Friday, July 17, 2009
The Path Less Trod
In looking at the writers of our early nation, I chose some that I thought I knew. As I read about them and their passions, I have grown to respect them even more. This week, I'm spotlighting John Adams. Here is a quote from one of his writings:
Man is distinguished from other animals, his fellow inhabitants of this planet, by a capacity of acquiring knowledge and civility, more than by any excellency, corporeal, or mental, with which mere nature has furnished his species. His erect figure and sublime countenance would give him but little elevation above the bear or the tiger; nay, notwithstanding those advantages, he would hold an inferior rank in the scale of being, and would have a worse prospect of happiness than those creatures, were it not for the capacity of uniting with others, and availing himself of arts and inventions in social life. As he comes originally from the hands of his Creator, self-love or self-preservation is the only spring that moves within him; he might crop the leaves or berries with which his Creator had surrounded him, to satisfy his hunger; he might sip at the lake or rivulet to slake his thirst; he might screen himself behind a rock or mountain from the bleakest of the winds; or he might fly from the jaws of voracious beasts to preserve himself from immediate destruction. But would such an existence be worth preserving? Would not the first precipice or the first beast of prey that could put a period to the wants, the frights, and horrors of such a wretched being, be a friendly object and a real blessing?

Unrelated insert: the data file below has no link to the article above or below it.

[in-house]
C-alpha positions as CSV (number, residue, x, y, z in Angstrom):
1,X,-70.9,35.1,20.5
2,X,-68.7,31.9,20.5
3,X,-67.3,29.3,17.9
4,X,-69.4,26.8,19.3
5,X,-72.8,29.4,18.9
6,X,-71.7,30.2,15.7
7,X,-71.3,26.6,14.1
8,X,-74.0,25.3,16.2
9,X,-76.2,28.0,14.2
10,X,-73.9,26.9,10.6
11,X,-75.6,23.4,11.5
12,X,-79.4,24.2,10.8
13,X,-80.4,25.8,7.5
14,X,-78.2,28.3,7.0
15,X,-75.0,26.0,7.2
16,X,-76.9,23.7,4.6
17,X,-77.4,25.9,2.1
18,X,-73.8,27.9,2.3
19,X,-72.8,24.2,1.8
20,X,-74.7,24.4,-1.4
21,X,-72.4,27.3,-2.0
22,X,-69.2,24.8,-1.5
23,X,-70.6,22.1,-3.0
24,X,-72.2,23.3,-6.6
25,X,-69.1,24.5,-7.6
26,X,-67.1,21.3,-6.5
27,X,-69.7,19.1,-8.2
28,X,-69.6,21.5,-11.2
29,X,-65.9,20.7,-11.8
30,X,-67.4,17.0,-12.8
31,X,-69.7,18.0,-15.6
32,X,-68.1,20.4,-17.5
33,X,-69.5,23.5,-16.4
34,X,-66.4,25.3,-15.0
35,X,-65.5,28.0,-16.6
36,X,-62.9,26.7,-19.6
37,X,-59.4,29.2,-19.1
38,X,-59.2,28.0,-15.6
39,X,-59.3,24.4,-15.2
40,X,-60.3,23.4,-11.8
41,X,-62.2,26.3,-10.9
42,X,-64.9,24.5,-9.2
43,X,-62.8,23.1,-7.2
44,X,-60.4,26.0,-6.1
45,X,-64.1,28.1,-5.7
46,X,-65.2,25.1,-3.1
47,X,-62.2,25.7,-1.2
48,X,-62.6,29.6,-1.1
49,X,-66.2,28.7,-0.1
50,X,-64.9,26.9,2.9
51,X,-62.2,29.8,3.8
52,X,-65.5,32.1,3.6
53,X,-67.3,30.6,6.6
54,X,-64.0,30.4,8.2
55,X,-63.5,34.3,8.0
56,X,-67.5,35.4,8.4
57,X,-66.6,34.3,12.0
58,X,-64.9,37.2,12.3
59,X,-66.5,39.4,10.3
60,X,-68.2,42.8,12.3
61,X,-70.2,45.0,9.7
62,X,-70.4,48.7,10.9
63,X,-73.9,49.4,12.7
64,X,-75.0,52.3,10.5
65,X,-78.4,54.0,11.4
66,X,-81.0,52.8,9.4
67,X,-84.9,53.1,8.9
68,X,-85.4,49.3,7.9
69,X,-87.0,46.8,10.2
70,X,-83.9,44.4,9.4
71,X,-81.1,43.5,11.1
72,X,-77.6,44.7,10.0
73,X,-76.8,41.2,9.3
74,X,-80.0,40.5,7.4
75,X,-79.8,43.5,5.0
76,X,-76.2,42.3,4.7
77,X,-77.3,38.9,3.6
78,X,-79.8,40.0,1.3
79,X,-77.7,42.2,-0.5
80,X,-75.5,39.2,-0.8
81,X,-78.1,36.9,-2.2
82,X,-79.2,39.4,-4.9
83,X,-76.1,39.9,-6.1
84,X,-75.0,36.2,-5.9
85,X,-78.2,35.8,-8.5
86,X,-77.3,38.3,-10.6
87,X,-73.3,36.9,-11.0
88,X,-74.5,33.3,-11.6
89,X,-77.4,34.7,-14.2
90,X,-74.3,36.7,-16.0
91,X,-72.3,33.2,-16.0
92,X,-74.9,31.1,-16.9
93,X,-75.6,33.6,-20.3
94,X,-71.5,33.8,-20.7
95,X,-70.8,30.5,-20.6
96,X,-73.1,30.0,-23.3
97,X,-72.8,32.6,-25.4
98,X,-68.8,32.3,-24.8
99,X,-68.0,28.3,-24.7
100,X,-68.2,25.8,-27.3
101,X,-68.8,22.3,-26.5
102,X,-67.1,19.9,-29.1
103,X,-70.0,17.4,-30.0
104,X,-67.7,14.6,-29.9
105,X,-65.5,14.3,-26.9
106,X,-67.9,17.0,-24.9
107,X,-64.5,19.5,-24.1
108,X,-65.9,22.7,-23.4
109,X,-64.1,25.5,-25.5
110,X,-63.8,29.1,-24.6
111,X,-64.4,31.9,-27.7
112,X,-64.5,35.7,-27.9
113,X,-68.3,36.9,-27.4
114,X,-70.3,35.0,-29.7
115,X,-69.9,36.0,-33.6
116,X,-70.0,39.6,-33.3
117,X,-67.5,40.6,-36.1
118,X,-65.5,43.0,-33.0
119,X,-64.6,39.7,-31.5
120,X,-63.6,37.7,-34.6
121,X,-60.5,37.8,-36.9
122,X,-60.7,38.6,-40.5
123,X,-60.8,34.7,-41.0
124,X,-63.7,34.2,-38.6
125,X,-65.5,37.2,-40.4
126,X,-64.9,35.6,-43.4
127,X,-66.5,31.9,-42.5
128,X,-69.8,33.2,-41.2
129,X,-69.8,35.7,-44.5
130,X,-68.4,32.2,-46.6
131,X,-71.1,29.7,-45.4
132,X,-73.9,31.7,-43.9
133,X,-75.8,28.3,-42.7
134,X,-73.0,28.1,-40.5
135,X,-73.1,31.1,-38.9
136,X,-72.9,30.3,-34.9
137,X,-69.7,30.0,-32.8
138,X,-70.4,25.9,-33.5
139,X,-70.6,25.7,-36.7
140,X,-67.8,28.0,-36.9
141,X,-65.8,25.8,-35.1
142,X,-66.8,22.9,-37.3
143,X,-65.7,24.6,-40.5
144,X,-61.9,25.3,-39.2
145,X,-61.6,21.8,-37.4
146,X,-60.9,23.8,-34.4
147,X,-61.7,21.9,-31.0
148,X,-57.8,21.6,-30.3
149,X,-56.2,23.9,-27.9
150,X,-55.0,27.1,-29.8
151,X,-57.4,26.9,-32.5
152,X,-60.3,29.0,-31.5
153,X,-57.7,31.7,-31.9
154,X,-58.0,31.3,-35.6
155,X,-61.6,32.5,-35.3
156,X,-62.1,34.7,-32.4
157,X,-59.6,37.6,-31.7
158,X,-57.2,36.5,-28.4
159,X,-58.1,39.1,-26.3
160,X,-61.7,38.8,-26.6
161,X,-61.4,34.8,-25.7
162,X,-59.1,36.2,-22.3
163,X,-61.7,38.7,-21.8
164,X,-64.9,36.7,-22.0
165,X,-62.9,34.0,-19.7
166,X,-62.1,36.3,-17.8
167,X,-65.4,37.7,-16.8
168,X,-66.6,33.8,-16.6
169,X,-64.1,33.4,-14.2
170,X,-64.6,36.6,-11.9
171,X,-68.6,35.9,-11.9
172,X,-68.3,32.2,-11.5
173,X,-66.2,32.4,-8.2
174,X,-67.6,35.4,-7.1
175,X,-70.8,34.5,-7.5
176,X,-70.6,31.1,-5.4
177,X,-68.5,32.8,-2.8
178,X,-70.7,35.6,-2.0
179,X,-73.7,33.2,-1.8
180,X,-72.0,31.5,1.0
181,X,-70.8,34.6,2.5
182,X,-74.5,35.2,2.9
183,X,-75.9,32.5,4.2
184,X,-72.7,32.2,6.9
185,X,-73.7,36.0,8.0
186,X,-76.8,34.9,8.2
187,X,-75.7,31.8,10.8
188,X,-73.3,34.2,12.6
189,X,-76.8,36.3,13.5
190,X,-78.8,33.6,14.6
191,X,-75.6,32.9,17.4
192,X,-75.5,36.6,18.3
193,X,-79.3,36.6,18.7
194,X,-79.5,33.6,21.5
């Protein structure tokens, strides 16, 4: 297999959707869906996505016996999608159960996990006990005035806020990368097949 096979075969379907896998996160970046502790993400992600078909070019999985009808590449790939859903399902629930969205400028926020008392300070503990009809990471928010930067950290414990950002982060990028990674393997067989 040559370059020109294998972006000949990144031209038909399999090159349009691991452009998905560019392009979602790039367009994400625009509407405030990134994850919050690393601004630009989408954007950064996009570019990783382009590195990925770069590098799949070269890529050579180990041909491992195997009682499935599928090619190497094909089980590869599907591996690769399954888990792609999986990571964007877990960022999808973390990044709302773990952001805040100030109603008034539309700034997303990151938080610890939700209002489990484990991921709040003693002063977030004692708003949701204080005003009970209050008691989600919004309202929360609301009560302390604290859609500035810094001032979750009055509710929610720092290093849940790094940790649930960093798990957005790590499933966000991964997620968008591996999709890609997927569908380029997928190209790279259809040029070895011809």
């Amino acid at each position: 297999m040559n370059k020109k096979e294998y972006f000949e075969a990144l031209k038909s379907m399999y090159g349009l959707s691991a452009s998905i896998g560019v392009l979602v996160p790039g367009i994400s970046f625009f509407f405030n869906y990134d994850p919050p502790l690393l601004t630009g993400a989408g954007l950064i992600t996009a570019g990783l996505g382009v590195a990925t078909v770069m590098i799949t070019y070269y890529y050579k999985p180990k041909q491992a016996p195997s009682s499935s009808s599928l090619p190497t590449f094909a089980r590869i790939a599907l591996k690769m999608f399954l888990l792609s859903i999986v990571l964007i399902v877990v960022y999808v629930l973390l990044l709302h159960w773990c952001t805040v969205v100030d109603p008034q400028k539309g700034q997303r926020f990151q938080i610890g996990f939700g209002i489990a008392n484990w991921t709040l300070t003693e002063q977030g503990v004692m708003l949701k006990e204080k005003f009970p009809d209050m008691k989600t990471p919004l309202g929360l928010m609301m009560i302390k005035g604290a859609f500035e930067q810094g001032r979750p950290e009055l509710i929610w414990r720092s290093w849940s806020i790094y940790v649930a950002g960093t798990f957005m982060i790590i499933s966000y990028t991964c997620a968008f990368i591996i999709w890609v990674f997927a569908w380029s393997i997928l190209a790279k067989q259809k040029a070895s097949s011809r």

I thought this was an amazing piece. I love the language with which he speaks, the picture he vividly paints and the expression of gratitude for a divine being.
I hope you'll look up some of his works and get to know him better. I'll surprise you with next weeks' spotlight.